If you're planning a wedding, or simply attending one, you probably know that flowers often play a huge role in the ceremony. And for good reason — flowers are basically the best thing ever. That being said, when the big day is gone, figuring out
what to do with your wedding flowers doesn't have to be a chore. It can be a joyful way to extend the beauty they give!
Tracie Domino, founder and creative director of
Tracie Domino Events, tells Bustle that the fate of wedding flowers is often a sad state of affairs, and this must change.
"This sounds harsh, but 99% of the time they go right in the trash," Domino says. "Wedding flowers typically arrive on Tuesday before the event and we spend all that time processing them and getting them open to their most beautiful size. That means, by the time they are sitting on a table at the wedding, they are super fragile and moments from death."
That combined with the fact that they "strike" weddings at all hours of the night on the weekend, sometimes it can be hard to get services to come at that time to pick them up.
The good news, flower lovers, is that getting creative is the go-to option here. Doing a little planning beforehand can help those flowers to live on and on.
Below, get some wonderful tips on what to do with your flowers post-wedding, from the people who bring you all those amazing wedding flowers in the first place.
1 Dry Them Out To Recreate Bouquets Matt Cardy/Getty Images News/Getty Images
Flower farmer & florist
Megh Wingenfeld tells Bustle to never throw your wedding flowers away.
"As a flower farmer and a florist, it breaks my heart to know that most venues just
toss the flowers away at night after an event or wedding," she says. "Always reuse them! My favorite thing to do with leftover flowers is to dry them out. There are many flowers that can easily dry in your bouquet that you may not know about."
Baby’s breath, roses, eucalyptus, statice, gomphrena, celosia, strawflowers, and sun balls all dry beautifully, she says.
"You can either gather the flowers into a bunch and hang them upside down from a hook," Wingenfeld says. "When you hang the flowers, check on the string every few days because the flowers will dry and the stems will shrink. After a couple of weeks you will be able to place the flowers back into a vase, but without water!"
They will keep their shape and color and last as long as you want them to.
2 Press Them Beautifully In A Book Or Two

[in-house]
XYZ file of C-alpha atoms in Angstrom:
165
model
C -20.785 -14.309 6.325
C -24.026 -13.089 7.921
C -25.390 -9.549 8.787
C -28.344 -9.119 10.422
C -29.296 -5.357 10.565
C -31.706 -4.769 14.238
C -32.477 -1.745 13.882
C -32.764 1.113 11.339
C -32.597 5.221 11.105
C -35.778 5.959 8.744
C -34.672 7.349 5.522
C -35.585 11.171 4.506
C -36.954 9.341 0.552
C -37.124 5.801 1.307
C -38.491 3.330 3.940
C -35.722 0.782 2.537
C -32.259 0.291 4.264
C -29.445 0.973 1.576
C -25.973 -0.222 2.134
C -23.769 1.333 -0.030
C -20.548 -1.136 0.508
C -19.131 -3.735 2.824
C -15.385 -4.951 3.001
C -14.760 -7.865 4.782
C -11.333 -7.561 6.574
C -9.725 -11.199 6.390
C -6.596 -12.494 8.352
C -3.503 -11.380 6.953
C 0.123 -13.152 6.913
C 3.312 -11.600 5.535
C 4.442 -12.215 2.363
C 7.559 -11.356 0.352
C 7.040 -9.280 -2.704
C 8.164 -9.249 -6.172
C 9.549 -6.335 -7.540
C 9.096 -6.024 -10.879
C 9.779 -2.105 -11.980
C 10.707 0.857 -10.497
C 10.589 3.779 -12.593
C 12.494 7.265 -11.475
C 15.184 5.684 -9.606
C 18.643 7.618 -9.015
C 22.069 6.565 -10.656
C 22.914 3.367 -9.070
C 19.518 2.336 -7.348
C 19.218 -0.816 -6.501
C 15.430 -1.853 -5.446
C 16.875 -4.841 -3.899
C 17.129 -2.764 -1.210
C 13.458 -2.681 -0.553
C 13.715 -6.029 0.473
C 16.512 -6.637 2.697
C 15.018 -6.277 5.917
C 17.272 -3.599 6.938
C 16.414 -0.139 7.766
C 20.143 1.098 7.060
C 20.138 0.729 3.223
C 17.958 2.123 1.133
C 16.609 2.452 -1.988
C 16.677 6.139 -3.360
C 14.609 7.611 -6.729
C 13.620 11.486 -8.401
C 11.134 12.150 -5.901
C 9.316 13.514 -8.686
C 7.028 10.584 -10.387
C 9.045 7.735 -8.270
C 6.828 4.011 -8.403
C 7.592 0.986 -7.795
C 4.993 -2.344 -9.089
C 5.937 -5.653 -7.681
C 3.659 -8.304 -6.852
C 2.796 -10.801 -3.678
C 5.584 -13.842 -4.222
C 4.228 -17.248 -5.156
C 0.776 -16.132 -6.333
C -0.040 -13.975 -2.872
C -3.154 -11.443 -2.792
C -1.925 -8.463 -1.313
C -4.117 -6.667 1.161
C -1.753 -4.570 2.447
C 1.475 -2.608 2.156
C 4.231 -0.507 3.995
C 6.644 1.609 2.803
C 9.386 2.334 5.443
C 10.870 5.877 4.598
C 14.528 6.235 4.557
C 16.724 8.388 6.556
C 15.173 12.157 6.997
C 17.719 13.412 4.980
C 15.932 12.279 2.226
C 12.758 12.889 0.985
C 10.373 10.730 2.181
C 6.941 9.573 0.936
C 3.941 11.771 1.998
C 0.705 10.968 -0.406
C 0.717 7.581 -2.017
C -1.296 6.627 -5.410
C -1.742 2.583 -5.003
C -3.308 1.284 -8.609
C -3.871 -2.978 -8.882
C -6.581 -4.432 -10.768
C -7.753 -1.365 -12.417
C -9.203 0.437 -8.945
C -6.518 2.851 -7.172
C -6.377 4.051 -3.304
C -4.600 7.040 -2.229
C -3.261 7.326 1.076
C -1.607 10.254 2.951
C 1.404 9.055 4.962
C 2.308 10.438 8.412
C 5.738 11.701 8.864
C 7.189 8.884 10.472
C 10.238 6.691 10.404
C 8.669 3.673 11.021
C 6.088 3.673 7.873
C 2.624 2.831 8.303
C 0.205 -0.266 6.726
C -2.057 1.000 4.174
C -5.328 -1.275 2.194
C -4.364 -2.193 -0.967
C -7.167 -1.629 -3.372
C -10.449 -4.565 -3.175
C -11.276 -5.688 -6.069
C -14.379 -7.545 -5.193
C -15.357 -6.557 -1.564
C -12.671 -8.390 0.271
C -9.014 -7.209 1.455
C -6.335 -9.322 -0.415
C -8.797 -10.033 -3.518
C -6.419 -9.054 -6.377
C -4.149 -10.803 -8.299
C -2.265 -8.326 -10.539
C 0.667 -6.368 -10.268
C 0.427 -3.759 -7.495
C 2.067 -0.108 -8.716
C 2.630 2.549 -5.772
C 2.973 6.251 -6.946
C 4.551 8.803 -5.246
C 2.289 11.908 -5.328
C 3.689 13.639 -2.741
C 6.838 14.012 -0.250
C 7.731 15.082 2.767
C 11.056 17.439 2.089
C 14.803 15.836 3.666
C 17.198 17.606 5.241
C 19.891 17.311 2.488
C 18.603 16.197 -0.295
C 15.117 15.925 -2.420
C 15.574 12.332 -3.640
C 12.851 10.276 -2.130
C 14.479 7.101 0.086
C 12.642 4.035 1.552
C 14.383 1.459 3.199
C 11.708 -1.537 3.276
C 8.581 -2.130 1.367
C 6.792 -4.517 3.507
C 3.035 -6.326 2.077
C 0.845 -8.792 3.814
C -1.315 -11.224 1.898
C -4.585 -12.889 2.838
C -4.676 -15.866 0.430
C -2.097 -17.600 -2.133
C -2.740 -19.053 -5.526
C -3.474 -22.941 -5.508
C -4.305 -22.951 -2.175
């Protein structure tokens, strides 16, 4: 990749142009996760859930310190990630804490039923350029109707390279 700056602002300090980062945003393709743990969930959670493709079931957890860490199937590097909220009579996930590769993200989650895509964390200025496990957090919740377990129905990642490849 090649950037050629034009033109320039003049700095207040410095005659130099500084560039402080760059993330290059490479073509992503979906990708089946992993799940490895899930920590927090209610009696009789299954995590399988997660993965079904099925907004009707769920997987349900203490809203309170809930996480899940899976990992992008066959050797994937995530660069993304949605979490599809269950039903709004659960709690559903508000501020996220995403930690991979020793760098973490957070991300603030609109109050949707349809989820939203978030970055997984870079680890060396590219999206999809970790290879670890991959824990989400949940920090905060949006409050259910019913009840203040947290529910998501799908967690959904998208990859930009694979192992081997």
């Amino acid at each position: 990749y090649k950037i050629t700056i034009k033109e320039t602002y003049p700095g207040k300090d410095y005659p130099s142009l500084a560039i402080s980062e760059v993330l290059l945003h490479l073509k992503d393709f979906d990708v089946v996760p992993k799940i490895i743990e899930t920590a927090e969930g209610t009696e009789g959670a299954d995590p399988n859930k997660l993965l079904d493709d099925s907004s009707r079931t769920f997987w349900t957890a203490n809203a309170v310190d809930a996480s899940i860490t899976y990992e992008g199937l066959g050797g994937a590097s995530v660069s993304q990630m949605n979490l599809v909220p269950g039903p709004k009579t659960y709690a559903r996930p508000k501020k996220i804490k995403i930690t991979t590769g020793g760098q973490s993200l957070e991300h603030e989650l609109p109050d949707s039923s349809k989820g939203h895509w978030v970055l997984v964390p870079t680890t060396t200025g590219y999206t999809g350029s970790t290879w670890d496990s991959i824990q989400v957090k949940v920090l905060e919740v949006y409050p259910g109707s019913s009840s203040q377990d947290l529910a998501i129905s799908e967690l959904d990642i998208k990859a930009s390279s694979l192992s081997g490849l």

You can also individually press each stem between the pages of a coffee table book, says Wingenfeld. This is particularly good for your actual wedding bouquet.
"If you press them into a book check on them every few days. Once they are permanently flattened and have no moisture remaining, you can style them in a frame to create a keepsake piece of art!"
3 Bring Them To A Professional Preserver Alex Gukalov/Shutterstock
If you aren't keen to do it yourself, do a little research on businesses that preserve flowers, Carly Long of
LLG Events, tells Bustle.
"For couples who want to keep their wedding flowers, there are some really unique preservation companies out there," she says. "Some freeze the flowers, while others press them, but either way you end up with a frame or shadow box full of your wedding flowers that you can display on the walls of your home just like a painting."
Sounds like a dream!
4 Send Them Home With Guests Anna Webber/Getty Images Entertainment/Getty Images
If you've ever gotten to take home arrangements, you know just how wonderful this option is. Especially since the arrangements are usually remarkable.
"This approach works for several reasons and makes the most logistical sense," Amy McCord Jones of
FLOWER MOXIE, tells Bustle. "The reason being, your besties can enjoy them for days to come, the flowers are removed from the venue and you can skip paying the extra florist fee of a late-night breakdown."
Just remember to ask your florist for plastic liners so the guests are not taking home the fancy vases, she says.
5 Take Them To A Nursing Home For A Visit Ocskay Bence/Shutterstock
Nothing brightens a room like a vase of flowers, and you could make so many elderly folks smile as a result of this wonderful option.
"Hospitals have become stricter on repurposed wedding flowers due to privacy and allergy reasons," says Jones. "Nursing homes are often more flexible and willing to accommodate repurposed flowers. The workers often mention that setting out a few fresh blooms improves the atmosphere and is always much appreciated by the patients."
6 Hand Out The Flowers To The Staff Dave Kotinsky/Getty Images Entertainment/Getty Images
Catering or working a wedding is no easy feat, so getting to take home a piece of beauty makes it sweeter.
"In all my years of wedding planning, I have never had a waitstaff, photographer, DJ, or bartender turn down taking home a centerpiece," says Jones. Everyone enjoys fresh blooms, she says, they just need permission that it's acceptable to take one home!
7 Find A Floral Donation Program Nopparat Nambunyen/Shutterstock
Larisa, Sophia, and Pearl from
Bewilder Floral, a floral donation program and free floral school, tells Bustle that their model works in two ways, but there are other projects out there, depending on where you live.
"For us, leftover wedding florals are donated to Bay Area hospice patients and community members who are suffering the loss of a loved one," they say.
In a flower "Dojo" model, on the other hand, volunteers are given hands-on design experience repurposing wedding flowers for donation, and these kinds of programs are designed to give students the experience needed for a career in the floral industry.
And hey, if none of these options float your boat, you could always throw a flower party with your friends and make beautiful bouquets together. Pretty fun idea, IMO.
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